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Photos Courtesy of SKL
MASHPEE – “Flippin” or ‘Flipping Bags’ are street slang for selling heroin, a significant problem in communities throughout the USA. Among the hardest hit are Native American communities with the Mashpee Wampanoag having the highest per capita rate of deaths due to opioid overdoses. A collective of young Mashpee Wampanoag MCs, dubbed the Soul Poet’s Syndicate and a pair of native record producers decided to ‘flip the script’ and used the term as the title of their anti-opioids campaign anthem.
After attending the sixth funeral, in as many months of a tribal member who lost their battle with addiction, Mashpee Wampanoag tribal member, Mwalim DaPhunkee Professor (Morgan James Peters) and production partner Eddie Ray Johnson (Choctaw) came up with the idea of producing a song, by young members of the community that addressed the local heroin dealing head on. Mwalim, a multi-award-winning songwriter and producer as well as a member of the band and production unit, The GroovaLottos began approaching various members of the tribe who were into MCing about participating in the project.
“… you’ve destroyed people’s lives and messed up their health. You’ve doneirreparable damage, I hope you’re happy with yourself…” – The Z.Y.G. “Flippin”
The GroovaLottos decided to develop the project through their affiliated non-profit organization, Song Keepers, Ltd which also has an artist mentoring and development component. Through Song Keepers, LTD the band members sought and received support from a number of sources including the Mashpee Wampanoag Tribe, the Osborne Foundation, and individual philanthropist, Rachel Carey- Harper.
The GroovaLottos had the young spoken-word artists use a journalistic approach to creating their verses. They had to research the topic, the statistics, the effects, the causes, and the results. They also required that the writers could not curse in the song. According to Mwalim, “We had about 9 folks who were interested, but when it came to putting in the work, three were ready.” Mashpee Wampanoag tribal members Keon Jackson (Young Sumo), Morgan “ZYG” Peters (The Z.Y.G.), and Jahiem Frye (J Dolla) took out their phones, got behind the mic, and represented.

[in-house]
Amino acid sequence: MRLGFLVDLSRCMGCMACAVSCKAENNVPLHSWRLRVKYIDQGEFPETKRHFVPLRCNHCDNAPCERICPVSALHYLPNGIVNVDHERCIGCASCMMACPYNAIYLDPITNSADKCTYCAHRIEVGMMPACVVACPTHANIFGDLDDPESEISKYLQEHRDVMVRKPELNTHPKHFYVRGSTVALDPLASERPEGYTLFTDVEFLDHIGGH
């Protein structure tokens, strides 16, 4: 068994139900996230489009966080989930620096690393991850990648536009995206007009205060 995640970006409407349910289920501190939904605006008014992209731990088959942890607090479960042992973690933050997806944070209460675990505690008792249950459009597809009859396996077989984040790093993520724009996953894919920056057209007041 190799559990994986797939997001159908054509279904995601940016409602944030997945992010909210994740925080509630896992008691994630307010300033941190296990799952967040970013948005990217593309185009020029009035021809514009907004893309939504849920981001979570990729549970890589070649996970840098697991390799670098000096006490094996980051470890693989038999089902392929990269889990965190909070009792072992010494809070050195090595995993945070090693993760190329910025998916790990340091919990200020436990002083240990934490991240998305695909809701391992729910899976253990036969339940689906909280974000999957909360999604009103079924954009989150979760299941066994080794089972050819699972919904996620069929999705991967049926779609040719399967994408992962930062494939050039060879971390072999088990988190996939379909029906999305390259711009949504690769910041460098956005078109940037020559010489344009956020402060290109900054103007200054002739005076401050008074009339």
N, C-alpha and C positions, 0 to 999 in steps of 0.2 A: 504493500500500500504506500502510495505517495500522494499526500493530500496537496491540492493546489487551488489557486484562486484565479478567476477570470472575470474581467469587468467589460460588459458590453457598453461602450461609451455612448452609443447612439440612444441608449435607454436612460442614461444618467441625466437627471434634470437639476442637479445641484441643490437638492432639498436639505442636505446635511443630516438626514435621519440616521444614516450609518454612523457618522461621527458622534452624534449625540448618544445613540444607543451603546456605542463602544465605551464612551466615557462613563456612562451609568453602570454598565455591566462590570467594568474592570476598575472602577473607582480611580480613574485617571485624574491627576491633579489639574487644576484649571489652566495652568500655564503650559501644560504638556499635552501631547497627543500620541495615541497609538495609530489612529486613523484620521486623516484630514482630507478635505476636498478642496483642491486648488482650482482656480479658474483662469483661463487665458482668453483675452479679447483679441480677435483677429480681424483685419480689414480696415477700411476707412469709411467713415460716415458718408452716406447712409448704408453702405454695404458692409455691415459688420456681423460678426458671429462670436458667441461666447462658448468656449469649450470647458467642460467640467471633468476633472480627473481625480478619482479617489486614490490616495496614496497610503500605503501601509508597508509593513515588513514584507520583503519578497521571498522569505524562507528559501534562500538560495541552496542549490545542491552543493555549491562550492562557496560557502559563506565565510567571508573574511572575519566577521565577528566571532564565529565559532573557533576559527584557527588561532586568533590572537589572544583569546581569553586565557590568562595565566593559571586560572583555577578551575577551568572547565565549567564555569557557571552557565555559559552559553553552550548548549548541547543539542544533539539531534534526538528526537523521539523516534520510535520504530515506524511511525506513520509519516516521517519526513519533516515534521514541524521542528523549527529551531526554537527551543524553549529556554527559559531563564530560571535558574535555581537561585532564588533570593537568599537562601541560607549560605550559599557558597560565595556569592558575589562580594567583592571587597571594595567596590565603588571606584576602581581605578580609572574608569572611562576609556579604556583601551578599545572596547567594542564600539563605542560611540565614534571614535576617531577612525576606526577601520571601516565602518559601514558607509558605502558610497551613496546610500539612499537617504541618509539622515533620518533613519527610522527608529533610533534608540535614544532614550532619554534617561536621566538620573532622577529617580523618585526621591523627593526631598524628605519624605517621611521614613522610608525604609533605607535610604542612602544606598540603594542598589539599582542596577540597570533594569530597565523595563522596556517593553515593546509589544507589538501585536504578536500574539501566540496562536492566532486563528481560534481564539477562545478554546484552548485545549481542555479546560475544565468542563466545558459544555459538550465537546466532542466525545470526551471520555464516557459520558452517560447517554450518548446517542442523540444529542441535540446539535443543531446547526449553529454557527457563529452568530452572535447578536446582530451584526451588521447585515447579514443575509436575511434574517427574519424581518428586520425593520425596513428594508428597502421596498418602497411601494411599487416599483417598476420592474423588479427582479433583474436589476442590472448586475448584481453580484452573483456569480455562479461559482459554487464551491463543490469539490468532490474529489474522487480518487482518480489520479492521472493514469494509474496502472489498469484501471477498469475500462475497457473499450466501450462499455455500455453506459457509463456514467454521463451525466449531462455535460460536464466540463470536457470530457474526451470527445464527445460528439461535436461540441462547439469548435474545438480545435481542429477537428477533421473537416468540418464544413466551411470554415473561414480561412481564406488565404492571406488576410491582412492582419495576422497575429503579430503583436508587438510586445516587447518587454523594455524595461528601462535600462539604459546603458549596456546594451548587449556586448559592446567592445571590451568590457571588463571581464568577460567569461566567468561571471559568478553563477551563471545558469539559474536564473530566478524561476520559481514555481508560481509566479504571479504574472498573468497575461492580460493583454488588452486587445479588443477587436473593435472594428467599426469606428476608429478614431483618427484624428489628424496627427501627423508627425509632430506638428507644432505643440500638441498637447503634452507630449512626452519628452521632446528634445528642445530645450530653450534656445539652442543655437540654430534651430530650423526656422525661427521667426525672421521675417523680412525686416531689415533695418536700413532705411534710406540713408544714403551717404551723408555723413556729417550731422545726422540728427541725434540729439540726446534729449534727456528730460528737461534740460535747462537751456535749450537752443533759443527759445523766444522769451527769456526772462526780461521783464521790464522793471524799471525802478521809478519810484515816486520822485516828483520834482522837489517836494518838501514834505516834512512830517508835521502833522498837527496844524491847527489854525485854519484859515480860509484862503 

“… the community’s got issues and we can’t resolve them. Your whole game is played and you’re part of the problem…” – J Dolla “Flippin”
The track was initially produced in Down Streeter Studios in Mashpee, with additionalproduction and mixing at Area Twenty-Two Studios in Plymouth. The track will be released on the LM3 and SKL labels and will be made available as a free download.
The Soul Poet’s Syndicate is a collective of affiliated MCs and spoken-word artists under the auspices of the Sonh Keepers, LTD’s artist mentoring program. Young Sumo, The Z.Y.G., and J-Dolla are all tribal members who are very serious about developing their careers as performers and producers. Young Sumo is a traditional singer and drummer as well as an MC who rocked the crowd of attendees at the Standing Rock fundraiser held in Boston last December. The ZYG who is an award-winning jazz drummer, featured three years in a row as a headliner at the Boston Jazz Fest has also been moving crowds all over New England as a street performer who can rap and play drums at the same time. J- Dolla, who recently relocated to North Carolina, is an aspiring producer and MC with a significant underground following on Soundcloud.
The GroovaLottos are a regional soul-funk-blues band who are quickly gaining an international following after they were selected to open the Gathering Of Nations Powwow this past April, performing in front of an estimated 48,000 people live and 1.5 million world-wide via webstream. With their critically acclaimed debut album, “Ask Yo’ Mama” making the preliminary round of The Grammys in six categories, including best producers for Mwalim and Eddie Ray; another focus of the band has been producing other artists. While they are primarily known as soul, funk and blues players, both producers are quite familiar with hip-hop from it’s foundation. Growing up in the Bronx, Mwalim’s involvement with hip-hop goes back to the 1980’s, serving as a session player on a number of old school hip-hop projects out of Jazzy Jay’s Recording Studio among others. As a touring drummer, Eddie Ray has provided beats for numerous lyricists live shows.
“Sharing songs between tribes is a long standing tradition. It’s only right to share this with all of Native America.” Stated producer & percussionist Eddie Ray Johnson, “The next phase of the project is to complete a music video for the song and to take their message nationally, recognizing that First Nations communities throughout North America are enduring the same battle with opioids.”
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